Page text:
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Kodak Stereo Camera

Kodak Stereo Camera

Manufactured around 1954, this is a well-made, and robust camera from Kodak to take stereoscopic pictures. The format is what is known as the Stereo-Realist format, producing paired exposures of 23mm by 24mm in size.

Generally, most photographers would use a slide film, to produce images for viewing in a hand-held viewer, or for the well-heeled, through a stereo projector, with all the fun of polarised glasses. You may also use a negative film, either colour or black & white, and then make paired prints to use in a print viewer.

This camera is fitted with Kodak Anaston 35mm f/3.5 lenses, which are coupled so that rotating either sets the focus on both lenses. The right-hand lens has the focus scale calibrated in feet in the normal way, while the other has simple zone settings, for Close-up, Groups, and Scenes.

The viewfinder is a periscope arrangement, with the front lens for the finder actually being between the taking lenses on the front of the camera body. The finder has an integral spirit level, handy to help you avoid those disturbing off-level stereoscopic pictures.
Kodak Stereo Camera

The camera is convenient to use, the film is advanced by rotating the knob at the right-hand end of the top cover. The twin shutters are cocked automatically when the film is advanced.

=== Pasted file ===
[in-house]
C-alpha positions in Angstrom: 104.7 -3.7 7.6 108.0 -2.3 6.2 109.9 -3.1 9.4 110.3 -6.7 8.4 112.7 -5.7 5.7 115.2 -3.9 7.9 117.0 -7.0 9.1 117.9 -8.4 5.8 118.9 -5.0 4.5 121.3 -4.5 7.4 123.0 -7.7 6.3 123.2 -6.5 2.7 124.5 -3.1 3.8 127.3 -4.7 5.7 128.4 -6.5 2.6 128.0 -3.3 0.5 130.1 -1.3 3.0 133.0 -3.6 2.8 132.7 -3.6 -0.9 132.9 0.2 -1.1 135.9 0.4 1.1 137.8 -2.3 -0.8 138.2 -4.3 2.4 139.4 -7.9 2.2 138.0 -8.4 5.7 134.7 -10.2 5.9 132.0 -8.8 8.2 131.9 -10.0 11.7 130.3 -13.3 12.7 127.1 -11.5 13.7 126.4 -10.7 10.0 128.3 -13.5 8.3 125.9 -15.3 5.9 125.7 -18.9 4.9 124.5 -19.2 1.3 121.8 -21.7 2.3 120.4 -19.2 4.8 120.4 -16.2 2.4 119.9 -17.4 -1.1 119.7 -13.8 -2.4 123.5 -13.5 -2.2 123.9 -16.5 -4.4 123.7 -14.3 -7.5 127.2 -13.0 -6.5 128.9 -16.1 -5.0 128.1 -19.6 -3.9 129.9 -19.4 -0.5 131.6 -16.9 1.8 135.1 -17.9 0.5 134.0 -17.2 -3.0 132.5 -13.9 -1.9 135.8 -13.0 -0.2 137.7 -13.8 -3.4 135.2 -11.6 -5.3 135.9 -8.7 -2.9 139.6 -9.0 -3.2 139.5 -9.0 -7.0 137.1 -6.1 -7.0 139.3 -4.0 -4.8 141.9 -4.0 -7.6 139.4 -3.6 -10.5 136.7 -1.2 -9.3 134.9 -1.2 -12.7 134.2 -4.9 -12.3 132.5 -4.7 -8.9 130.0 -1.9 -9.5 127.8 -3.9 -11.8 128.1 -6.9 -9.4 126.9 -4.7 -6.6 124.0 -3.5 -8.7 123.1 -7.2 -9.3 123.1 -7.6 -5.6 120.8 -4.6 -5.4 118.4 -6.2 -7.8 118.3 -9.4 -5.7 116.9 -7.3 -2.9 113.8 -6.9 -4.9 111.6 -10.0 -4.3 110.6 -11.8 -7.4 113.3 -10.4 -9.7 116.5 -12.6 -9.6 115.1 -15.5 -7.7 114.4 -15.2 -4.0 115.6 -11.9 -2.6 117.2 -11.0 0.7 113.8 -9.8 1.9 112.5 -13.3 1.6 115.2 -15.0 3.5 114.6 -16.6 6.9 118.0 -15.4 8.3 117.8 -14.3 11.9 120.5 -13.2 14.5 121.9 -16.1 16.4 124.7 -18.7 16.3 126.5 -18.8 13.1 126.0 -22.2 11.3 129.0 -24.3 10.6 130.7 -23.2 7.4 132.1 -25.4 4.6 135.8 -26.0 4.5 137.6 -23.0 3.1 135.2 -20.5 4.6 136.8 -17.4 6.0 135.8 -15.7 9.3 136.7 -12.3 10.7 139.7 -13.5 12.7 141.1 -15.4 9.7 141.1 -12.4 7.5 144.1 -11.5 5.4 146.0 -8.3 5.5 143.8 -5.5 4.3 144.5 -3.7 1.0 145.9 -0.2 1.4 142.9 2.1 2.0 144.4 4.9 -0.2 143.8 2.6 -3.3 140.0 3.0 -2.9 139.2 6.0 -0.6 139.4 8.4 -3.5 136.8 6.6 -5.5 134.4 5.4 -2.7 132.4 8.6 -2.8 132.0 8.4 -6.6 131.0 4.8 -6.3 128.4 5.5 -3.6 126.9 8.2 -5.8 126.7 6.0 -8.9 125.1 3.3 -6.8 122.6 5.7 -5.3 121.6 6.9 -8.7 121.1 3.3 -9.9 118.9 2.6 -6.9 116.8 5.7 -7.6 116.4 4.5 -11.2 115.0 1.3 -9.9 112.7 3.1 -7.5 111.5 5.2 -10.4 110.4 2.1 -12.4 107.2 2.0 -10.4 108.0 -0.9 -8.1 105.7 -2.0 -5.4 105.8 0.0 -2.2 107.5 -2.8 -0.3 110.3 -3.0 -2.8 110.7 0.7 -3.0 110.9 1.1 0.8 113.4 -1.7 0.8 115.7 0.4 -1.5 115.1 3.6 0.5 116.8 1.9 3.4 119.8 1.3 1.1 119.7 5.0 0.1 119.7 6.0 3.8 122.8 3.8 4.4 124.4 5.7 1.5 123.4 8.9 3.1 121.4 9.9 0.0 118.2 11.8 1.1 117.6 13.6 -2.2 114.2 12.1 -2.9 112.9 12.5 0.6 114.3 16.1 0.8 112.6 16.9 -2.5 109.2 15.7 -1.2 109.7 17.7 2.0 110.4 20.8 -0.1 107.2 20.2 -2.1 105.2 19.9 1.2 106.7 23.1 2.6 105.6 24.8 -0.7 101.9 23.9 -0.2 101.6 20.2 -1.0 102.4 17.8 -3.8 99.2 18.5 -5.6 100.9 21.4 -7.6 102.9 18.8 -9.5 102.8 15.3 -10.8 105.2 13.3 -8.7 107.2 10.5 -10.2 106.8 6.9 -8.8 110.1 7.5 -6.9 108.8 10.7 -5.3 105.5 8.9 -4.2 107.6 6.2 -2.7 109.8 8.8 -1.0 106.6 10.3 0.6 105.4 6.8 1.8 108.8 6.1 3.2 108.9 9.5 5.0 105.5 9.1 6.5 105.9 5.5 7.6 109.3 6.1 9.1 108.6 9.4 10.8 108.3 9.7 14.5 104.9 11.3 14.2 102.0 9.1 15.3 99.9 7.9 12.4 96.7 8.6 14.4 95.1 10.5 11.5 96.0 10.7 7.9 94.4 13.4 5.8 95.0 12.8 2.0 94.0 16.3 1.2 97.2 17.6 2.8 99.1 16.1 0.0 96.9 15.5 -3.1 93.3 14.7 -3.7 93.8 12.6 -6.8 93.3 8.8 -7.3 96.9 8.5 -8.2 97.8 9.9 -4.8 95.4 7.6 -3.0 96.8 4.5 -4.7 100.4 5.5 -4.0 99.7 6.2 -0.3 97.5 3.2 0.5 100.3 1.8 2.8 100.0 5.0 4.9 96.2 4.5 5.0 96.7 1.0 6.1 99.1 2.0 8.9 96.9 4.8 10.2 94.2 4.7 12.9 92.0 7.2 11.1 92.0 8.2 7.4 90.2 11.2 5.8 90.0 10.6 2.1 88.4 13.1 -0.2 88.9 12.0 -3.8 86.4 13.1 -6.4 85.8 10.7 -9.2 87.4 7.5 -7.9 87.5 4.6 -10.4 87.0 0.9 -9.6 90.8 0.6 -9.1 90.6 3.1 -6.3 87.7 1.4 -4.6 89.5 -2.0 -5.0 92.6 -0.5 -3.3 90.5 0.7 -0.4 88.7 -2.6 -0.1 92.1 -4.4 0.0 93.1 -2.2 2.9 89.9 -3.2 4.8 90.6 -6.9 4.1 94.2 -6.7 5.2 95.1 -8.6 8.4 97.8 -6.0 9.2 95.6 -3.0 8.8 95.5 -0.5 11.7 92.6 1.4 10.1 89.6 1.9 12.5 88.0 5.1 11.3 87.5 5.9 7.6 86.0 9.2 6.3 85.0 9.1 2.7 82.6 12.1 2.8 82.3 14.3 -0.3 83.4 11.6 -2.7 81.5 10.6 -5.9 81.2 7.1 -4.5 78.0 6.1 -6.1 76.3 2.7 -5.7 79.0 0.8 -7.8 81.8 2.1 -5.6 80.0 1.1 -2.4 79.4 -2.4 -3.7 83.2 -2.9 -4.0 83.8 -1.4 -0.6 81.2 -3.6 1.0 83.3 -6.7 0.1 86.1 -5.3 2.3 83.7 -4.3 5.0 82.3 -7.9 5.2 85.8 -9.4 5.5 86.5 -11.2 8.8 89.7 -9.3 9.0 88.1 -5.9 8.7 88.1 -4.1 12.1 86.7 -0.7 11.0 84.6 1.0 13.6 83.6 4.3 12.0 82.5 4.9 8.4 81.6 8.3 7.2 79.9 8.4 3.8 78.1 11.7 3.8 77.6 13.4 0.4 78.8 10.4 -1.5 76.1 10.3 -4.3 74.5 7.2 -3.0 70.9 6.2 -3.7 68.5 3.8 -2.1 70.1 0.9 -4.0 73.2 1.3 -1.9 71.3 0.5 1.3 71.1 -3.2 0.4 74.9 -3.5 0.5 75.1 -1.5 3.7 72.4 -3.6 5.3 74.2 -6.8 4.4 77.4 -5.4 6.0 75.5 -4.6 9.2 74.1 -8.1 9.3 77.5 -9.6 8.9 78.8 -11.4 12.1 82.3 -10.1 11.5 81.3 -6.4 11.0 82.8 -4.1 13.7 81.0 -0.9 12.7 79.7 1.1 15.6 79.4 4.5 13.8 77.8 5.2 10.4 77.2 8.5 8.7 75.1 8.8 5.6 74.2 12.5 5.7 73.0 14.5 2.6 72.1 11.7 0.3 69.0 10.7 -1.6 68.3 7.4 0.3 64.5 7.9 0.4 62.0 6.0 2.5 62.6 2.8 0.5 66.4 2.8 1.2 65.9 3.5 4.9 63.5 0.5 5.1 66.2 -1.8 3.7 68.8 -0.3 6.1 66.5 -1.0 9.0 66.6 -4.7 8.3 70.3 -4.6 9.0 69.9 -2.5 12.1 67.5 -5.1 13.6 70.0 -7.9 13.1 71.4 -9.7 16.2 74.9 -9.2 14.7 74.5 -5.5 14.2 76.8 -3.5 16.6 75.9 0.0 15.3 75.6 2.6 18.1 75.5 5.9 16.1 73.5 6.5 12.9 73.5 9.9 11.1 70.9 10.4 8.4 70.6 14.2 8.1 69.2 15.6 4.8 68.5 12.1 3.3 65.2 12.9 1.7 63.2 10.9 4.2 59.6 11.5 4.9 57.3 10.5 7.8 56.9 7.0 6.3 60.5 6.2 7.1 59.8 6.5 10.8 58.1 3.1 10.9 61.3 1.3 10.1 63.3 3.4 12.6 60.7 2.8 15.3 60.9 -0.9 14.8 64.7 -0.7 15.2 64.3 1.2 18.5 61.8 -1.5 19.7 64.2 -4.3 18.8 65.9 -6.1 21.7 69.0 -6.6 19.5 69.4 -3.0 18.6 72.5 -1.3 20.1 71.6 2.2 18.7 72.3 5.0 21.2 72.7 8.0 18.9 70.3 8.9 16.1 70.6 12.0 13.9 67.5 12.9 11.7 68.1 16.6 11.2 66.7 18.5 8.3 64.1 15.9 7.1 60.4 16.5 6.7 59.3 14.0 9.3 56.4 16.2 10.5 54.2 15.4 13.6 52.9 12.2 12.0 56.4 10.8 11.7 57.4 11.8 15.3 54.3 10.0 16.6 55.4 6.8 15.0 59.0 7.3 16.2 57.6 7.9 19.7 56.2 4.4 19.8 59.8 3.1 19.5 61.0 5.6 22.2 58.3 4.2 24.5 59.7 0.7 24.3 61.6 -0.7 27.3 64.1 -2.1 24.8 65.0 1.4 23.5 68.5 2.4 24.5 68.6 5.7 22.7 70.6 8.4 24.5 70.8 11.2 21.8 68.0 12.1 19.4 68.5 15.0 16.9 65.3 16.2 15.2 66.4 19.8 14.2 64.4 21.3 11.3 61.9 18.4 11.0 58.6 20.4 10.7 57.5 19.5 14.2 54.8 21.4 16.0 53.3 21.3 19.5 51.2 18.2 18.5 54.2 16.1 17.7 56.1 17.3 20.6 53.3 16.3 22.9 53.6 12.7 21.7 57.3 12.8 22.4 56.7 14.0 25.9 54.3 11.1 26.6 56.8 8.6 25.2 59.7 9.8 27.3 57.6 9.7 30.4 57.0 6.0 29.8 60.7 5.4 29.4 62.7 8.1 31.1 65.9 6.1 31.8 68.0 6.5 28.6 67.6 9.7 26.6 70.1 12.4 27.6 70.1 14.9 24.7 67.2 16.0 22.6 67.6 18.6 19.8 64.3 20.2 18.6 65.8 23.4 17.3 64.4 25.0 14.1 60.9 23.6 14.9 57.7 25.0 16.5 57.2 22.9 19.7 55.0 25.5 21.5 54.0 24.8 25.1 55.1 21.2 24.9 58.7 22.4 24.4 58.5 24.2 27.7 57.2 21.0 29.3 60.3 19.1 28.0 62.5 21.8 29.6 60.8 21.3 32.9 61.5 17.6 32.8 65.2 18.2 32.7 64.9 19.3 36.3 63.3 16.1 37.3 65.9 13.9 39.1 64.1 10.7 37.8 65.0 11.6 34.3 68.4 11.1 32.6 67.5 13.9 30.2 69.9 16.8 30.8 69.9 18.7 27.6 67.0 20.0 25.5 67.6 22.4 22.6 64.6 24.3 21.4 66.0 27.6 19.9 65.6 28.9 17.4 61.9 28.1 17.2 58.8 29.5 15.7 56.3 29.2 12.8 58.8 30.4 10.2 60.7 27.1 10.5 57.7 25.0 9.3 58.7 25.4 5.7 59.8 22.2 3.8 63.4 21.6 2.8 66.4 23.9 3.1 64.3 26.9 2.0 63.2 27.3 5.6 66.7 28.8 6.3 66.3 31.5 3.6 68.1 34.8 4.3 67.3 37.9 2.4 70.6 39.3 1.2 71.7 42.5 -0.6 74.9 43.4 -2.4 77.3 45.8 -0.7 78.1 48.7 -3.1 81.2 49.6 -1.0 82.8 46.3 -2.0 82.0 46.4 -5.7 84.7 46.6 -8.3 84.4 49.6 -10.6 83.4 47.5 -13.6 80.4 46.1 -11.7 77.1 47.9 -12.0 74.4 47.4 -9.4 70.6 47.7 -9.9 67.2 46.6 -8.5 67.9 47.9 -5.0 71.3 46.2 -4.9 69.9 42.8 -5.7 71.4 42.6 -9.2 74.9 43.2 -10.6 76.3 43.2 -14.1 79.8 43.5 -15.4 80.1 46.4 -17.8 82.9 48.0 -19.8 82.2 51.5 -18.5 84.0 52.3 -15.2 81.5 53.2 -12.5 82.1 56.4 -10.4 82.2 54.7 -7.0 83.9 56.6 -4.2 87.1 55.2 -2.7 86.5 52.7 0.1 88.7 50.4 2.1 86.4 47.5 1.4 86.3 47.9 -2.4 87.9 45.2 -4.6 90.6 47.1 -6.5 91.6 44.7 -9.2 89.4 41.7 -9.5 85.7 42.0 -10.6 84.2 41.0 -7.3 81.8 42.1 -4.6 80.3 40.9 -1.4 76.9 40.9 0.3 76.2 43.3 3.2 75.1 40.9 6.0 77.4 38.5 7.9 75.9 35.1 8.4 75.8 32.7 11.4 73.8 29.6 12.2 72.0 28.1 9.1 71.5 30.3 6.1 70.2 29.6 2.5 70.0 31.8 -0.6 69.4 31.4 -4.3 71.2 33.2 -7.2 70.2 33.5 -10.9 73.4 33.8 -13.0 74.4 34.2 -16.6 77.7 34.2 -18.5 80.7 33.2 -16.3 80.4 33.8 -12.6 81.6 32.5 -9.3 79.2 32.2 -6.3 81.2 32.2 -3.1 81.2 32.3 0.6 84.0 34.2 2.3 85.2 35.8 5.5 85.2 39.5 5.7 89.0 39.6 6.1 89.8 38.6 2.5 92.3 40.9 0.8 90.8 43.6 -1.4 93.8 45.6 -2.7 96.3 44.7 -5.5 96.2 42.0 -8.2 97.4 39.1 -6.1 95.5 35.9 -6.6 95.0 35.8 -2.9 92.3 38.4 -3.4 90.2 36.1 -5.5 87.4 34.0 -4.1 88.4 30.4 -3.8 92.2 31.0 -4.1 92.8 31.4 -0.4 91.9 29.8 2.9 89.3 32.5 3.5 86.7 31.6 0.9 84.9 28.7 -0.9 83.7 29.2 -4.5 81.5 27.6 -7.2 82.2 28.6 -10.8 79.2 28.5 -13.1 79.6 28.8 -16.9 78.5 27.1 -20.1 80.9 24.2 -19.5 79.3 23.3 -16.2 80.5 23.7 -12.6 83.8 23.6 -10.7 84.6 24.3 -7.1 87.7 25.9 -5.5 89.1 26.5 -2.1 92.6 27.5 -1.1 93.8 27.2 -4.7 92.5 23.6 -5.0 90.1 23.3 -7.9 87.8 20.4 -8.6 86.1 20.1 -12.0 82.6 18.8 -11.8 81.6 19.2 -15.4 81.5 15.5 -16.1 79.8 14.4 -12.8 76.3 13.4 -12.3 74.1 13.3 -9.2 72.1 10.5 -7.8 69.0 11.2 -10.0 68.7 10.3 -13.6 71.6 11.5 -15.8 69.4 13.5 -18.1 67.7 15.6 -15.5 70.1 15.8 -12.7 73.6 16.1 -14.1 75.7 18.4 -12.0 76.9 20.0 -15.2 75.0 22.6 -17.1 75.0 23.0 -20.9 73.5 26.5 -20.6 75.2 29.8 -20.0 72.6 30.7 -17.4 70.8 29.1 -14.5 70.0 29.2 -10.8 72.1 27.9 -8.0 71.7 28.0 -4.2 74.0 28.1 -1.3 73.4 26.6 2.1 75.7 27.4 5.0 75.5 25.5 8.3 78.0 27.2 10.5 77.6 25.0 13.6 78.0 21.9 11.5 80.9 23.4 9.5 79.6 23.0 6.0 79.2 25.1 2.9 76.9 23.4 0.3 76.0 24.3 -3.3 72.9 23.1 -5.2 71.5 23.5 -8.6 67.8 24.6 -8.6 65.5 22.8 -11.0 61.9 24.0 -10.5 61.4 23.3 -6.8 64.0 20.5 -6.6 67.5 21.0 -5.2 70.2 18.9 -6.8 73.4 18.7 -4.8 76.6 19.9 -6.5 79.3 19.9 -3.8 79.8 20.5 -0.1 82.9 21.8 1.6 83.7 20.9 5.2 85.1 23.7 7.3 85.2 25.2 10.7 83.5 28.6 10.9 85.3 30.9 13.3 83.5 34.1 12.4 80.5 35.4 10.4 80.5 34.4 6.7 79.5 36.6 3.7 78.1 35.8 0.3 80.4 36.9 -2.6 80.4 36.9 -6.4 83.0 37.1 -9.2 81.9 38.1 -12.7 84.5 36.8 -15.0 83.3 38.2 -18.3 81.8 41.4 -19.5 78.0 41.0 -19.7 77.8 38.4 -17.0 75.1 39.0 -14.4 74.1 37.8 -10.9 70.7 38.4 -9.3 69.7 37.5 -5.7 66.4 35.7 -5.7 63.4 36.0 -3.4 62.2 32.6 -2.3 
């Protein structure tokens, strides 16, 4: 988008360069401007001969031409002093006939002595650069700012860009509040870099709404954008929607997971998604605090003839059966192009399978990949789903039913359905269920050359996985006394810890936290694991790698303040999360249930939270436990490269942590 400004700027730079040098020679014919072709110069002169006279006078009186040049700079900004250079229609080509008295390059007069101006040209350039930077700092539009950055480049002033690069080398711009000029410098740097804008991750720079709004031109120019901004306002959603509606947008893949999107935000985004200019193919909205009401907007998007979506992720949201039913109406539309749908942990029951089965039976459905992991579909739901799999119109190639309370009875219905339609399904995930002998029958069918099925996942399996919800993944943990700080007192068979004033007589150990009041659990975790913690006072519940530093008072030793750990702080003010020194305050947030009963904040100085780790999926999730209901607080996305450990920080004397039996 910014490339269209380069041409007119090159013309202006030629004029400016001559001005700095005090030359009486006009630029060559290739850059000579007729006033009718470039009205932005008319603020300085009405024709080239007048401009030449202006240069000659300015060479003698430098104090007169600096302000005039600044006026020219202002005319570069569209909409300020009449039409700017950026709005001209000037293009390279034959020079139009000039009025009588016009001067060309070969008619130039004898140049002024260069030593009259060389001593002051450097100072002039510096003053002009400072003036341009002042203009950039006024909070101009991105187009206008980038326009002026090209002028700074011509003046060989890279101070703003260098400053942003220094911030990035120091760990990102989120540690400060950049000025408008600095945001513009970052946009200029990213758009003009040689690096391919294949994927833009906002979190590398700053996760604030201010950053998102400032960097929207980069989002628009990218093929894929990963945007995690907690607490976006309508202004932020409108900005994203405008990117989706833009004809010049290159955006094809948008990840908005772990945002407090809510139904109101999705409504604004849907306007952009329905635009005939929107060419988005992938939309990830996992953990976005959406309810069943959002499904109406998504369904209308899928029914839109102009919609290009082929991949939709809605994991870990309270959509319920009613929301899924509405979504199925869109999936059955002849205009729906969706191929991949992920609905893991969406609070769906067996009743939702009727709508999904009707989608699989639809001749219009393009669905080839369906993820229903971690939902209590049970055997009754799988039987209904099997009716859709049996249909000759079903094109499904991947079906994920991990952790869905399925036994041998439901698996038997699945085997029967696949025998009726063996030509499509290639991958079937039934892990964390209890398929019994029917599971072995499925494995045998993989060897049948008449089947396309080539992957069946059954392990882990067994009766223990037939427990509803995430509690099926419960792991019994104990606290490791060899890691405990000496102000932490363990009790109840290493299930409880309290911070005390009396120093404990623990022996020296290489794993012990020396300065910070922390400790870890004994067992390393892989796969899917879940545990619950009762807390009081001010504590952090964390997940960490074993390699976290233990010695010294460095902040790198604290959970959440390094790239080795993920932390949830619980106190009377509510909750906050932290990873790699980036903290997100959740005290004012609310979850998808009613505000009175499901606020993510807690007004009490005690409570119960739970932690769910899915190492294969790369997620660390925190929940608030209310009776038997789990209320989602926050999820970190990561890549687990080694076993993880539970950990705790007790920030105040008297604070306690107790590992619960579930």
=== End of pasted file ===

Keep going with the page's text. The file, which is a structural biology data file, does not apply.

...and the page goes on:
The film rewind knob has a fold-out crank to speed the job up, and the rewind button is on the base of the camera, and it is worth noting that you must hold the rewind button across throughout the rewinding process, it doesn't lock in place.

The shutter speeds, which run from 1/25 to 1/200 second are set by sliding the speed scale left or right, as required, to bring the chosen speed setting against the stationary red arrowhead pointer in the centre.

Aperture settings are made by moving the small knob at the back of the aperture scale to align the moving black pointer with the chosen setting on the stationary aperture scale.

I find the Kodak Stereo camera more convenient to use than my Stereo-Realist, mostly because the film advance, shutter release and viewfinder are all located where you would expect to find them.
Kodak Stereo Viewer II

Of course, once you have the camera to take stereoscopic pictures, you then need a suitable viewer to enjoy the output. This Kodak Stereo Viewer II is great for the job. An illuminated viewer, it can run off batteries or from the mains power adapter as shown here.

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